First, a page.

Canadian Mormons Extend Best Wishes to President Monson for His 90th Birthday

Canadian Mormons Extend Best Wishes to President Monson for His 90th Birthday

News Story

Canadian Mormons extend their best wishes to Thomas S. Monson, president of The Church of Jesus Christ of Latter-day Saints, as he celebrates his 90th birthday on August 21.

President Monson spoke often about his experiences while serving as president of the Canadian Mission of the Church (headquartered in Toronto, Ontario) from 1959 to 1962 and the many Church members, friends and missionaries he met while doing so.

President Monson was instrumental in leading the growth of the Church in eastern Canada. He provided constant encouragement, enthusiasm and inspiration for the missionaries who served in the Canadian Mission. It was under his inspired leadership that the first stake in eastern Canada — the Toronto Ontario Stake, also the 300th stake of the Church — was formed in August 1960. He formally opened missionary work to French-speaking people in Quebec by assigning six French-speaking missionaries to Quebec in 1961.

Everett Pallin, President Monson’s counsellor in the mission presidency, says, “[He] was exactly who the Toronto Saints needed to help lead them to becoming a stake. President Monson’s leadership and loyalty was a motivating factor in encouraging local members to build Zion here rather than move to distant locations. President Monson unfolded the vision to us that we could live here in our ‘Garden of Eden’ in Ontario with the full program of the Church.”

Pallin particularly remembers one special experience he had with President Monson: Pallin told President Monson that he had provided a certain family with financial assistance because they were stranded and destitute of funds. President Monson expressed support for Pallin’s actions and stated, “When I stand at the judgment bar of heaven and give an accounting of my actions, if there is any error found in my judgments, I want them to be on the side of mercy and not on the side of justice.”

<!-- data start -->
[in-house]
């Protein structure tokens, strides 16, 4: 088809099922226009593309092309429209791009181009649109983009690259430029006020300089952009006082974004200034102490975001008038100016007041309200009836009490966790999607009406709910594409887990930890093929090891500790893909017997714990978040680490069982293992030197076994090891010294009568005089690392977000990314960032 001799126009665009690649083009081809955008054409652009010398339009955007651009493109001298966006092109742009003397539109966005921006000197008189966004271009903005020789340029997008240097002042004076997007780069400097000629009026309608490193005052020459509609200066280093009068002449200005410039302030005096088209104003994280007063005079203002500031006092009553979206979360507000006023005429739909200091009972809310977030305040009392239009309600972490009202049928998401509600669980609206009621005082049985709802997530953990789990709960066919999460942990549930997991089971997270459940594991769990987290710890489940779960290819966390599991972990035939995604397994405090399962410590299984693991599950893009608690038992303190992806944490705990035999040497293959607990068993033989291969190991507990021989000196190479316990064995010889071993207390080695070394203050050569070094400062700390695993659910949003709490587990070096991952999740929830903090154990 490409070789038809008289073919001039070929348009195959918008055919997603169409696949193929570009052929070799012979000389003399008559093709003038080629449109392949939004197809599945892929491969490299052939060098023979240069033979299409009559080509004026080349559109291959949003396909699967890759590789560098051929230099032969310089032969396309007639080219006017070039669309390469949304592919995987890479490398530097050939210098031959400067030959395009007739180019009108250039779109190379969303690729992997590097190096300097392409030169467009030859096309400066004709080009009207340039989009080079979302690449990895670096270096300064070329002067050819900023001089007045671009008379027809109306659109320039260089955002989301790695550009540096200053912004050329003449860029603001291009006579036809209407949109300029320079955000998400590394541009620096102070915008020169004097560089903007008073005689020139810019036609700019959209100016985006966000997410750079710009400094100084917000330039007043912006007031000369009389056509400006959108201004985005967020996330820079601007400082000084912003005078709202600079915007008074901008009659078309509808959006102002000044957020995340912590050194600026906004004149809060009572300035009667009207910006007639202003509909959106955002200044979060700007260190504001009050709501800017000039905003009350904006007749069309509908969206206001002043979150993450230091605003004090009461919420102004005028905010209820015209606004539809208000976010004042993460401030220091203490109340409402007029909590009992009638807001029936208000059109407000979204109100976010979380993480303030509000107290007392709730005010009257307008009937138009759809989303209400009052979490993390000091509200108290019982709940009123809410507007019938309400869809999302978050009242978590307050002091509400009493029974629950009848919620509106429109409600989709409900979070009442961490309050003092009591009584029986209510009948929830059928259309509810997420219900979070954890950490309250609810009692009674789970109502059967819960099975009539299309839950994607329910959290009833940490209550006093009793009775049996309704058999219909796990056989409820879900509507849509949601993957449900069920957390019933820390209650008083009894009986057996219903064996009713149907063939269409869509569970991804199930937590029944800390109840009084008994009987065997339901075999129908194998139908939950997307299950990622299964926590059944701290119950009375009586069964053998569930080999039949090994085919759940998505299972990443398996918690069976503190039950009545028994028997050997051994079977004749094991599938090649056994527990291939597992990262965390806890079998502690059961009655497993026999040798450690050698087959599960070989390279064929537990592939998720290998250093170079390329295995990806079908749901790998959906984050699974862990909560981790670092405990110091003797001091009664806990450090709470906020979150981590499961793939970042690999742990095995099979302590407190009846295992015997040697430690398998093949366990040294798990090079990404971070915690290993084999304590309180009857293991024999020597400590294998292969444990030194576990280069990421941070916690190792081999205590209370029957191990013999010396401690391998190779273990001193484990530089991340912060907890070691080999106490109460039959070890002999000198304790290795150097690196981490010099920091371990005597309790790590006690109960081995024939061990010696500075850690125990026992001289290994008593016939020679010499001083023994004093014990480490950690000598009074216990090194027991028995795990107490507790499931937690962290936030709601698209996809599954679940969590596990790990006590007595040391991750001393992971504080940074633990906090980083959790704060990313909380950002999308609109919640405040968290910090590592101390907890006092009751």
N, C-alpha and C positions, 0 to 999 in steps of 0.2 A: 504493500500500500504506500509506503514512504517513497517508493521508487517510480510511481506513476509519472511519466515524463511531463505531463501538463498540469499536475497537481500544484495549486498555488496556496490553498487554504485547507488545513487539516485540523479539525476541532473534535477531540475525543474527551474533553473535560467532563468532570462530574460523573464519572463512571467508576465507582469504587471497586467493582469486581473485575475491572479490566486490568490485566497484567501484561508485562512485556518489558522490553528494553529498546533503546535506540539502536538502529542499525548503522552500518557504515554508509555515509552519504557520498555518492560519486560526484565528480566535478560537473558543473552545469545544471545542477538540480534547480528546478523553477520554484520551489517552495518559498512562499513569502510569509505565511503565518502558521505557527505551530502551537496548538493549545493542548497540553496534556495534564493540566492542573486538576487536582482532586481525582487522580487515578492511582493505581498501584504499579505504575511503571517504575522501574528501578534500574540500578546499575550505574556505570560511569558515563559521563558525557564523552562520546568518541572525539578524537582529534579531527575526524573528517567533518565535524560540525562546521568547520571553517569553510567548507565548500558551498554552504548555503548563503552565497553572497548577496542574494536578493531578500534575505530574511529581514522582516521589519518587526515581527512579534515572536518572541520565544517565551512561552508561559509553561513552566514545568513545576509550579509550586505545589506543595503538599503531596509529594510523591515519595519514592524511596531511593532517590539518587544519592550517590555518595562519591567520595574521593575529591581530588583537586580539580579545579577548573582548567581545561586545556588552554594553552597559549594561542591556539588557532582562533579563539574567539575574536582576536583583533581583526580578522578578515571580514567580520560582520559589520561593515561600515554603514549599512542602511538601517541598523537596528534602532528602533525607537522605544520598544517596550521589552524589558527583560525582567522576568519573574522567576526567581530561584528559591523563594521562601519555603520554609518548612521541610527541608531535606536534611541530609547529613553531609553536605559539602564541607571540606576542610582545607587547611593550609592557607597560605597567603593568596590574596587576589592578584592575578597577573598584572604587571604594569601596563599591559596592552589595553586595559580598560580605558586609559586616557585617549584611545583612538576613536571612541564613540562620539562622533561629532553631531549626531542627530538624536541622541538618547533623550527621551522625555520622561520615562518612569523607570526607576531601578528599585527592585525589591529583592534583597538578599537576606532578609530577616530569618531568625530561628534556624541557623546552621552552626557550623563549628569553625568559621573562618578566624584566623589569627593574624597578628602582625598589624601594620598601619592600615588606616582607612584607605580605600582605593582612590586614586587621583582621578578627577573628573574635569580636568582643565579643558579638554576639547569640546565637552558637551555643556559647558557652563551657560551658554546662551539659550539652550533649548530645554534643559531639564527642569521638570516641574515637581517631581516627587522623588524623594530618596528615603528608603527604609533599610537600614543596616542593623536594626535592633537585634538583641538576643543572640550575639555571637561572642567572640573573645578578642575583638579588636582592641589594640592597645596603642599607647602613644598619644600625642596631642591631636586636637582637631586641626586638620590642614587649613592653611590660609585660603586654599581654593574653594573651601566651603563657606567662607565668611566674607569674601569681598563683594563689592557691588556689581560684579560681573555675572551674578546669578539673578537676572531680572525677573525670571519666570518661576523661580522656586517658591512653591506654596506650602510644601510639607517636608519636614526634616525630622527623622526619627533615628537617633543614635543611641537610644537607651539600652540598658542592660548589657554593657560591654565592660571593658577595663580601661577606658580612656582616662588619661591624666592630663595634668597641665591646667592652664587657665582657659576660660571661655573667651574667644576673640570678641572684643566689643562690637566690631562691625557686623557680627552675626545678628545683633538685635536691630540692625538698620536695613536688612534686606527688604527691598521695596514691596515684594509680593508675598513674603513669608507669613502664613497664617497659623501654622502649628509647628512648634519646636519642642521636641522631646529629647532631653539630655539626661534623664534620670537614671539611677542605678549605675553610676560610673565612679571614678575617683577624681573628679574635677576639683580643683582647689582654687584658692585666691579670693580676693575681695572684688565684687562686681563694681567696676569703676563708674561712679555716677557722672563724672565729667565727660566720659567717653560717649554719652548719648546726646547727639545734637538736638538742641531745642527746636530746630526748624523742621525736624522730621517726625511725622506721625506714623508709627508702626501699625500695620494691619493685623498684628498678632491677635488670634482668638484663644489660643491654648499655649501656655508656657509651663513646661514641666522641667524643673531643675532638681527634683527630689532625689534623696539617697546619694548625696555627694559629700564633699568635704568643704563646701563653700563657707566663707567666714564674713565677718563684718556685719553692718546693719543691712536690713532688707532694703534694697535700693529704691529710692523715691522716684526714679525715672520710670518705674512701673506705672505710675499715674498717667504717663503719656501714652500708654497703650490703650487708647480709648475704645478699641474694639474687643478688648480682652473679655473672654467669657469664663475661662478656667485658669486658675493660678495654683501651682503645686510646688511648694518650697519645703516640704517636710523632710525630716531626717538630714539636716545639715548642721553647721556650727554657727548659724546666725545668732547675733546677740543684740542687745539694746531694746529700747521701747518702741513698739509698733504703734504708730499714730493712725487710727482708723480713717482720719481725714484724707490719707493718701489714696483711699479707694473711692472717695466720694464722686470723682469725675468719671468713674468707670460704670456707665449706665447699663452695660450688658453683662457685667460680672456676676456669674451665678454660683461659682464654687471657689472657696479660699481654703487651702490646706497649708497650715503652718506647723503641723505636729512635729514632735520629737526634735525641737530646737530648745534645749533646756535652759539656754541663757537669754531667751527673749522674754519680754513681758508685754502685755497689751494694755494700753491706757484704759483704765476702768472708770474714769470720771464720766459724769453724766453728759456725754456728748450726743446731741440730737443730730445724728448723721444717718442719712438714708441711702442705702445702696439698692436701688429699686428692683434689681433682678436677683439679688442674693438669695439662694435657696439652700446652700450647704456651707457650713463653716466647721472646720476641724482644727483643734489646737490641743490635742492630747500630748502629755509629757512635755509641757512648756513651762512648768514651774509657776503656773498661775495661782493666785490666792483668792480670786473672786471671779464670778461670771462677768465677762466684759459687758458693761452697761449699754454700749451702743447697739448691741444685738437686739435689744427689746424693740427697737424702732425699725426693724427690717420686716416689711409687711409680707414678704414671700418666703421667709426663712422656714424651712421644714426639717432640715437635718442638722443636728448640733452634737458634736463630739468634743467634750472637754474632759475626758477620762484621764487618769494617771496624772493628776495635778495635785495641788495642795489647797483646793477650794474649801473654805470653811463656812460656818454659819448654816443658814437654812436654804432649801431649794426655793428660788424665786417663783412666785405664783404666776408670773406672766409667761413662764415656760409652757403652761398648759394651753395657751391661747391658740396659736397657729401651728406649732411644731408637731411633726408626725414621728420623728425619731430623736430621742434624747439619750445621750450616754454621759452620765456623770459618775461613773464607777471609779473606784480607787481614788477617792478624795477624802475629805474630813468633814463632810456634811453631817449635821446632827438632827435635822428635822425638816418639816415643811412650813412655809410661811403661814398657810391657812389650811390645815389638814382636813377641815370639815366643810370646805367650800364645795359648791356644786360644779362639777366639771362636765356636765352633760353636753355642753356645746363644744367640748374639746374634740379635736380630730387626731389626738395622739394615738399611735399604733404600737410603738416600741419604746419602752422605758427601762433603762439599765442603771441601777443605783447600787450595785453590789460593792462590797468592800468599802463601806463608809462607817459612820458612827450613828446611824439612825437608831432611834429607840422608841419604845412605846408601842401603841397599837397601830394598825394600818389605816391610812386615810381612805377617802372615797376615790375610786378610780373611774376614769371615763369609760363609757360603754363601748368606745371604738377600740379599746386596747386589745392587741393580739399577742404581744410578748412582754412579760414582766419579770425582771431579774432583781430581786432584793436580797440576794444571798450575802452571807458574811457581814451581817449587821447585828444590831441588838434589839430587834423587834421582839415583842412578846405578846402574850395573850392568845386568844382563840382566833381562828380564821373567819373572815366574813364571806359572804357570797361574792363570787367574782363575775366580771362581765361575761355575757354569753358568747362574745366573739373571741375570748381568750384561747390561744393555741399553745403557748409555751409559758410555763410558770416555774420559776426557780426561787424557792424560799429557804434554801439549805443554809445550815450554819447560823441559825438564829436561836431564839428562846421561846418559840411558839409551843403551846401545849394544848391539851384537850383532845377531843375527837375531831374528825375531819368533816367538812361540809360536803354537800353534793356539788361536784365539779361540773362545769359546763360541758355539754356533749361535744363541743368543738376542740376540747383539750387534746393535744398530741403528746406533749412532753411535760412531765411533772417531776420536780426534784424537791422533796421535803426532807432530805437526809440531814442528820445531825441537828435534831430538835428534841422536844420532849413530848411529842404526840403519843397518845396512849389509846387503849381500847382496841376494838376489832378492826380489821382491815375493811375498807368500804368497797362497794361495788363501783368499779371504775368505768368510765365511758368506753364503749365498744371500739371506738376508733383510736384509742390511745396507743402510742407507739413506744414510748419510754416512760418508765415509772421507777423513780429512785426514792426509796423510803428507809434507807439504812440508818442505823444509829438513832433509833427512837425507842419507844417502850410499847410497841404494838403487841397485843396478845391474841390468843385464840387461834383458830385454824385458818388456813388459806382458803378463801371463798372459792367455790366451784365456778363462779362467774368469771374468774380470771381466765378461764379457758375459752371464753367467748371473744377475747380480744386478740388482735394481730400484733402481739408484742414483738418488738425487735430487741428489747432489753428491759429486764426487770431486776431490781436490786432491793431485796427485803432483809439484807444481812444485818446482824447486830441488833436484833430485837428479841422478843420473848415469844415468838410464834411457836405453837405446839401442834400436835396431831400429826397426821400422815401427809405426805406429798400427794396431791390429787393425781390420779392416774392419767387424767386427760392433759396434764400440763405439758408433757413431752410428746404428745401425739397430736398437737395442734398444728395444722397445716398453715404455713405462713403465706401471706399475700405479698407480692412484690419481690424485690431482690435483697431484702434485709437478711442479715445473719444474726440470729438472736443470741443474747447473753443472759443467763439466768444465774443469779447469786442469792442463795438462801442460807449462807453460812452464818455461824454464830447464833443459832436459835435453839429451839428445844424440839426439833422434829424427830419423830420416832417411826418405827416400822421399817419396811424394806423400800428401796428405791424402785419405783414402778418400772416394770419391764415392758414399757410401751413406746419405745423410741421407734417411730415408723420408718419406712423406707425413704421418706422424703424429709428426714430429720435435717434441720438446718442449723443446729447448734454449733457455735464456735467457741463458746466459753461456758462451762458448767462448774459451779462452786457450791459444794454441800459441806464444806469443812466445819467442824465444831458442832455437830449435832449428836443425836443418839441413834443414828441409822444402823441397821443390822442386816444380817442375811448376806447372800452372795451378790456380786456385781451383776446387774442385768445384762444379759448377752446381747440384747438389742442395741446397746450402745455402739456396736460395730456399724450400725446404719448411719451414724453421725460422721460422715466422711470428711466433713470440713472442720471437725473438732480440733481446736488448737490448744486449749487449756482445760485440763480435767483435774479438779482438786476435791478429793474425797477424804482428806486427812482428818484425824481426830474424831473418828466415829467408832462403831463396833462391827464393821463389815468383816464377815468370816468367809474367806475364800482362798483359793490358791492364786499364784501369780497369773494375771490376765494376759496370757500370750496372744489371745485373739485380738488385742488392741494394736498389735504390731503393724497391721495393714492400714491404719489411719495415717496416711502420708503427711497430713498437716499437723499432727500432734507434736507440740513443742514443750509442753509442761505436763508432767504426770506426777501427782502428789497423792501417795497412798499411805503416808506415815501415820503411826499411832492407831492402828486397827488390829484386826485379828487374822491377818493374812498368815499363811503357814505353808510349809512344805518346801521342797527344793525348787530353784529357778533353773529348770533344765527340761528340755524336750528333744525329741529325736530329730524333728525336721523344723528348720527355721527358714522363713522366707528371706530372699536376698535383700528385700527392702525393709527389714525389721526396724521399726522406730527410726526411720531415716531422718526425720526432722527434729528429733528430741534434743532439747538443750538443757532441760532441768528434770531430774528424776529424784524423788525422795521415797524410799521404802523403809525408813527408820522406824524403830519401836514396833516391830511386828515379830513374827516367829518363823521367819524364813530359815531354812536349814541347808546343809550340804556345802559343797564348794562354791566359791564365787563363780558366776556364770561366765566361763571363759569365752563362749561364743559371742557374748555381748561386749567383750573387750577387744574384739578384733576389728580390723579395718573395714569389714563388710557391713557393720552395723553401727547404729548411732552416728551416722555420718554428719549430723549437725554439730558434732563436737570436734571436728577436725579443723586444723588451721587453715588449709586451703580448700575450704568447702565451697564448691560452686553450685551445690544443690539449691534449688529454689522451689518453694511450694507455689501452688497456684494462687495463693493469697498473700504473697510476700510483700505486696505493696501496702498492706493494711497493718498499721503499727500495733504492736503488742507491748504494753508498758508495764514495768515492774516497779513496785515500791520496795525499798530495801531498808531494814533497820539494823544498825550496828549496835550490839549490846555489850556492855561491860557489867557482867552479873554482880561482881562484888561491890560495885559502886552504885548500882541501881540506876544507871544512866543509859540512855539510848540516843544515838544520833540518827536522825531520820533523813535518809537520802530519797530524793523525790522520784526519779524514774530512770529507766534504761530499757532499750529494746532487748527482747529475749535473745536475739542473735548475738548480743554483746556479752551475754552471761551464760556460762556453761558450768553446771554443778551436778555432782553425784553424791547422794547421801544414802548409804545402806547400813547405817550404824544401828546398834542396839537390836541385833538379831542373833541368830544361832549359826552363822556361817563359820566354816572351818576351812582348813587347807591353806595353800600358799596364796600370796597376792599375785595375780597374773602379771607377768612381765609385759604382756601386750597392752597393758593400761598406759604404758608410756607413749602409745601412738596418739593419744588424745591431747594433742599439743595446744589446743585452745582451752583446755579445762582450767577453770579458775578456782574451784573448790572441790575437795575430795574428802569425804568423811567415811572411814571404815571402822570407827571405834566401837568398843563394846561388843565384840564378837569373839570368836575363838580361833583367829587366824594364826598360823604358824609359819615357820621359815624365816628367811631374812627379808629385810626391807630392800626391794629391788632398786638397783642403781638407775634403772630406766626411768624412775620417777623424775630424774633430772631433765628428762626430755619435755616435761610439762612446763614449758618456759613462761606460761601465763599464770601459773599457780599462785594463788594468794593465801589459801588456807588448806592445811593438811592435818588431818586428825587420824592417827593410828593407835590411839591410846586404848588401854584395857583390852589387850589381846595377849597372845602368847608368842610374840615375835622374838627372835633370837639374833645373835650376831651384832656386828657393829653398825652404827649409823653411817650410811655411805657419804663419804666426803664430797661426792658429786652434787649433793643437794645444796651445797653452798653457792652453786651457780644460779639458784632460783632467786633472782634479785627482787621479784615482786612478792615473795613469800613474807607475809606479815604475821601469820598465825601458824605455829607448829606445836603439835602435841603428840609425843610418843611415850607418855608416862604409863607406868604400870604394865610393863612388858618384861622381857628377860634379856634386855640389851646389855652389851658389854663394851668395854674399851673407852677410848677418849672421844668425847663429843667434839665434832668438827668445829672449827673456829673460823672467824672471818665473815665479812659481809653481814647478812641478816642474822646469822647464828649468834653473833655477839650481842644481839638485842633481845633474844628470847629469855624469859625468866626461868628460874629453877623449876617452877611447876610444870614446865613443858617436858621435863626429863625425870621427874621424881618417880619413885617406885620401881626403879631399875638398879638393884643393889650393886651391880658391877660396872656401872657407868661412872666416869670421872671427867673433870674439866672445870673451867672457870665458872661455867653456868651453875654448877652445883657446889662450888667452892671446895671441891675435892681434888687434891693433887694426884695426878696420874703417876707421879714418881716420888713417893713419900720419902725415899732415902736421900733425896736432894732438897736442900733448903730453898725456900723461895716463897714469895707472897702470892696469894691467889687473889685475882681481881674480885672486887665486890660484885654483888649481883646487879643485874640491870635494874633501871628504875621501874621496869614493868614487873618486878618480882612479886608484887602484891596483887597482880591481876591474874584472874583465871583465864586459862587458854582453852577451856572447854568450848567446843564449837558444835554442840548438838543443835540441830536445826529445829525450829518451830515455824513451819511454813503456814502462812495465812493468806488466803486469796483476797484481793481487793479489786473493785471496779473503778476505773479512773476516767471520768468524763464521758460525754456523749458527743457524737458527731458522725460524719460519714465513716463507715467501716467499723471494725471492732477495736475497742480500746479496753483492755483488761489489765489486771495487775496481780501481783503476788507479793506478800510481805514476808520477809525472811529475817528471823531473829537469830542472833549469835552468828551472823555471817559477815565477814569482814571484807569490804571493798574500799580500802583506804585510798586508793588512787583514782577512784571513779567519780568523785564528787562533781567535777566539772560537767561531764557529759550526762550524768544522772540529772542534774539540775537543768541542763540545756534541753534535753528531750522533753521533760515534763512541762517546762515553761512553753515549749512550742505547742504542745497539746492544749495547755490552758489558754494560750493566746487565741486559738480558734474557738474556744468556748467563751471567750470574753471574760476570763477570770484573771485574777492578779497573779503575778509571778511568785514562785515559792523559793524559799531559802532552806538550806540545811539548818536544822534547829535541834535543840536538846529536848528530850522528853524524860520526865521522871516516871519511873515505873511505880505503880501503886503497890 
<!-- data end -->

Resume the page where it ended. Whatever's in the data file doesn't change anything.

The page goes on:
In 1979 President Monson visited Canada to dedicate the Hamilton Stake Centre. Kenneth Shoesmith, the current bishop of the Hamilton Ward, relates that President Monson was given an outline of the program for the upcoming dedicatory meeting. He looked at it and asked stake president Malcolm Warner who created the program. Upon learning that it was Kenneth Shoesmith, President Monson said, “Kenneth, you get an A!” It wasn’t until afterward that Shoesmith looked at the program and instantly saw an error he hadn’t detected previously. He knew that President Monson must have also seen it but never pointed it out nor made mention of it. This simple incident is indicative of the way President Monson treats others — he builds people up.

Over the years, President Monson’s vision for the growth of the Church in eastern Canada has seen continued fulfillment as Church membership in Ontario and Quebec has grown from 5,000 members in 1960 to over 64,000 members today.

As an advocate for building the Church in Canada, President Monson supported construction of temples across Canada. He participated in the dedication of the Toronto Ontario Temple in August 1990 and the Montreal Quebec Temple in June 2000 and the rededication of the Cardston Alberta Temple in June 1991. He also dedicated the Vancouver British Columbia Temple in May 2010 and the Calgary Alberta Temple in October 2012.

President Monson has taught that “as we enter through the doors of the temple, we leave behind us the distractions and confusion of the world. Inside this sacred sanctuary, we find beauty and order. There is rest for our souls and a respite from the cares of our lives” (“Blessings of the Temple,” April 2015 general conference).

President Monson is loved by steadfast Latter-day Saints whom he has served faithfully across Canada and who wish him a happy 90th birthday.

Style Guide Note:When reporting about The Church of Jesus Christ of Latter-day Saints, please use the complete name of the Church in the first reference. For more information on the use of the name of the Church, go to our online Style Guide.